With demand in many healthcare professions at record levels, career opportunities abound for individuals of all backgrounds. However, Blacks, Hispanics and American Indians make up almost a quarter of the U.S. population, yet as a group, they account for only 6 percent of physicians, 9 percent of nurses and 5 percent of dentists according to the Sullivan Commission on Diversity.

Healthcare organizations can play a significant role in addressing this issue by:

  • Promoting healthcare careers to diverse populations via school programs and community organizations.
  • Encouraging students to shadow healthcare professionals and explore careers in healthcare.
  • Recruiting ethnically diverse individuals for every-level positions to increase current minority representation.
  • Offering internships, residencies and fellowships to ethnically diverse students. For example, the Institute for Diversity in Health Management in Chicago offers summer internships to college students.

Healthcare Workers with Disabilities

Individuals with disabilities can pursue successful careers in the healthcare field. Opportunities are available, but so are obstacles, from expensive equipment to accommodate workers to licensing requirements.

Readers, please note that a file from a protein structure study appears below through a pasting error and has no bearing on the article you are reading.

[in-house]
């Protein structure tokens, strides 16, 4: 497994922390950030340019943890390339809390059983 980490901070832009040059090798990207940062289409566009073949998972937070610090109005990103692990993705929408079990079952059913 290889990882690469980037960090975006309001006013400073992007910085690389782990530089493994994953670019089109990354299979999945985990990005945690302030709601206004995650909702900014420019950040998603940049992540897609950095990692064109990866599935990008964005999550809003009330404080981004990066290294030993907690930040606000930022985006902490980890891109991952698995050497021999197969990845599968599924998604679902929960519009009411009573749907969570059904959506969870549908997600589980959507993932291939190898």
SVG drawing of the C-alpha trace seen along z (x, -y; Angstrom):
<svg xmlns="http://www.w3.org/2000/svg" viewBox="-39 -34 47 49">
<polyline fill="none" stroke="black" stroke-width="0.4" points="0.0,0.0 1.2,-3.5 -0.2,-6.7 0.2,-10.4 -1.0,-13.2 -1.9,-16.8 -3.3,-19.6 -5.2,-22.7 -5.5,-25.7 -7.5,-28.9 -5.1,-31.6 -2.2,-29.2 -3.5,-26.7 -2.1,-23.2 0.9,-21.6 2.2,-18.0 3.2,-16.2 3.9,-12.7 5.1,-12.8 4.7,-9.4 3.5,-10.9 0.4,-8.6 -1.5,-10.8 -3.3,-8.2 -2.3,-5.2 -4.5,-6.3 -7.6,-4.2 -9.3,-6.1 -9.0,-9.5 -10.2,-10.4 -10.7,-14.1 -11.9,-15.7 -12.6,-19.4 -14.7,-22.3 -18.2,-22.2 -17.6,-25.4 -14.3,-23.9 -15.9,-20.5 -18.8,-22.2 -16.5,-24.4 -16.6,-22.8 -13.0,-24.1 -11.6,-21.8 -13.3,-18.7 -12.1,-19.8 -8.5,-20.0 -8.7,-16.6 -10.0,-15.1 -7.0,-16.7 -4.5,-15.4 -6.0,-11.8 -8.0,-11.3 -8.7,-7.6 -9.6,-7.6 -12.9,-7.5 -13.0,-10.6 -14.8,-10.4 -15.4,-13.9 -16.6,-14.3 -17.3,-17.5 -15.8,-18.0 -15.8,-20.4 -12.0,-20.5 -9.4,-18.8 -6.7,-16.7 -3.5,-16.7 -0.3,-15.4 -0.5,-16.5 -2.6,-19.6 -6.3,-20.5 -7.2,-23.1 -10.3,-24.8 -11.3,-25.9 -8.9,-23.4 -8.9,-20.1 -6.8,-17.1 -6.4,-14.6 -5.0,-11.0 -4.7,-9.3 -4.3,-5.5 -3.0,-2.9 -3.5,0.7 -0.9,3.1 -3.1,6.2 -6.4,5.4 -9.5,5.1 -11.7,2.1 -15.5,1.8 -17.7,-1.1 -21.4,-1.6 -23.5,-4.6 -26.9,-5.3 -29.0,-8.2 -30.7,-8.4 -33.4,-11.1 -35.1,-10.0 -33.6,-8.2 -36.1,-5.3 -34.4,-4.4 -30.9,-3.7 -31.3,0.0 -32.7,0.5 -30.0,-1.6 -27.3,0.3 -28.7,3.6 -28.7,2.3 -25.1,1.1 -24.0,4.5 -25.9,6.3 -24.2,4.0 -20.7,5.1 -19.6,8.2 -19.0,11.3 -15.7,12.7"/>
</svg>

Some disabled healthcare workers take advantage of programs specifically designed to recruit those with disabilities. Project Search at the Cincinnati Children’s Hospital Medical Center gives high school students with disabilities the opportunity to learn about careers in healthcare. Healthcare organizations can also provide assistance to workers with disabilities by:

  • Creating formal policies and procedures on accommodations for staff with disabilities. Invite employees with disabilities to work with on these policies.
  • Making the online application process easier to use, with fonts that can be enlarged or a site that can be used with a screen reader.
  • Advertising your healthcare organization as an equal opportunity employer and including contact information for anyone having problems accessing your organization because of a disability.